Japanese Miso Soup is simple, quick to prepare, and packed with umami flavour. This recipe allows you to experience the essence of Japanese cuisine right in your kitchen. With just a few ingredients and steps, you can enjoy a steaming bowl of this comforting soup anytime. Itadakimasu (Let’s eat)!

4. Vietnamese Spring Rolls

Vietnamese Spring Rolls, also known as Summer Rolls, are a fresh and healthy alternative to traditional deep-fried spring rolls. Wrapped in translucent rice paper, they offer a rainbow of colours from the vibrant ingredients packed inside. Served with a tangy dipping sauce, these spring rolls are a delightful combination of crisp vegetables, tender prawns, aromatic herbs, and soft rice noodles. Let’s dive into how you can make them at home.


  • Rice paper: 10 sheets
  • Vermicelli noodles: 100g, cooked as per package instructions
  • Prawns: 20, cooked and halved lengthwise
  • Fresh herbs: a handful each of mint and cilantro
  • Lettuce: 10 leaves, washed and dried
  • Dipping sauce: to serve (Hoisin or peanut sauce work well)


  1. Prepare all the ingredients and have them within reach. The process of rolling the spring rolls will be easier and quicker this way.
  2. Soak a sheet of rice paper in warm water until it softens, about 20-30 seconds. Lay the softened rice paper on a clean, flat surface.
  3. On the one edge of the rice paper, place a lettuce leaf, a small handful of vermicelli noodles, a few herb leaves, and two prawn halves.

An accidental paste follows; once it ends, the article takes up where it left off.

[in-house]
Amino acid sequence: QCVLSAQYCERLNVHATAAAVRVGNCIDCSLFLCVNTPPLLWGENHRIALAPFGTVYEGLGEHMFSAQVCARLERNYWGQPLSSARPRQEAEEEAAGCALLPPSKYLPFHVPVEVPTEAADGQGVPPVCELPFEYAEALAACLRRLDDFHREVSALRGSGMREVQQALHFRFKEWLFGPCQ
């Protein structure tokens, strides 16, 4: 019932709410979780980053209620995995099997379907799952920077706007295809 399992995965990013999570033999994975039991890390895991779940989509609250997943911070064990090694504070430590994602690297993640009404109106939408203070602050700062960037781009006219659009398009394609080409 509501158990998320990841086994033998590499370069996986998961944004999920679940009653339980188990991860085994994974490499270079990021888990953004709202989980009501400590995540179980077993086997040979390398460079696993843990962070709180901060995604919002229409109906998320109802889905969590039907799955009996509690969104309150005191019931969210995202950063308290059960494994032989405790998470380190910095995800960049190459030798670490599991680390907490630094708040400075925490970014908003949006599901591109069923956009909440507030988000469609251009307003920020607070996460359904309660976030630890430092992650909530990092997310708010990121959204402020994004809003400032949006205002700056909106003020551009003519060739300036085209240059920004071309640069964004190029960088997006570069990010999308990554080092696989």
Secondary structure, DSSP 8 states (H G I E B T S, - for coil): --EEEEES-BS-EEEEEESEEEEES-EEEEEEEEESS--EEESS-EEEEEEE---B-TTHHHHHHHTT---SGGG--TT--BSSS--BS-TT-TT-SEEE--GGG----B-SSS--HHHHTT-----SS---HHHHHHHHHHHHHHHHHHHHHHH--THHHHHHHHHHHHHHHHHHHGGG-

4. Start rolling the rice paper over the filling, tucking in the sides as you go, until you have a tight roll. Repeat with the remaining ingredients.
  5. Serve the Vietnamese Spring Rolls whole or cut in half, with a side of your preferred dipping sauce.

These Vietnamese Spring Rolls are a burst of freshness and flavour in every bite. They’re perfect for a light lunch, appetizer, or a snack on a warm summer day. So, roll up your sleeves and roll up some spring rolls. Enjoy the taste of Vietnam in your home!

5. Korean Bibimbap

Let’s hop over to the Korean peninsula to enjoy Bibimbap, a popular Korean rice dish. The term ‘Bibimbap’ literally translates to ‘mixed rice,’ and that’s exactly what it is – a colourful medley of sautéed vegetables, a bit of protein (usually beef), all atop a bed of warm, fluffy rice. The finishing touch is a dollop of gochujang (Korean red chilli paste) that you mix in to add as much or as little heat as you prefer. Here’s how you can make Bibimbap at home:


  • Steamed rice: 4 cups
  • Assorted vegetables: 4 cups (like carrots, cucumber, mushrooms, spinach), thinly sliced or chopped
  • Beef: 200g, thinly sliced
  • Eggs: 4, fried sunny-side up
  • Gochujang (Korean red chilli paste): 4 tablespoons
  • Sesame oil, soy sauce, salt, and pepper: to taste


  1. Start by preparing your vegetables. Some vegetables, like cucumber, can be used raw, while others, like spinach and mushrooms, need to be sautéed in a bit of sesame oil. Use salt and pepper to season them.
  2. Sauté the beef slices in a bit of sesame oil, seasoned with a dash of soy sauce and pepper.
  3. To assemble your Bibimbap, put a serving of steamed rice into a bowl, and neatly arrange your prepared vegetables and cooked beef on top. Try to place contrasting colours next to each other for a vibrant presentation.
  4. Place a sunny-side-up egg in the centre, and top it all with a spoonful of gochujang.
  5. Before eating, mix all the ingredients together, blending the gochujang evenly into the dish. Add more if you prefer a spicier taste.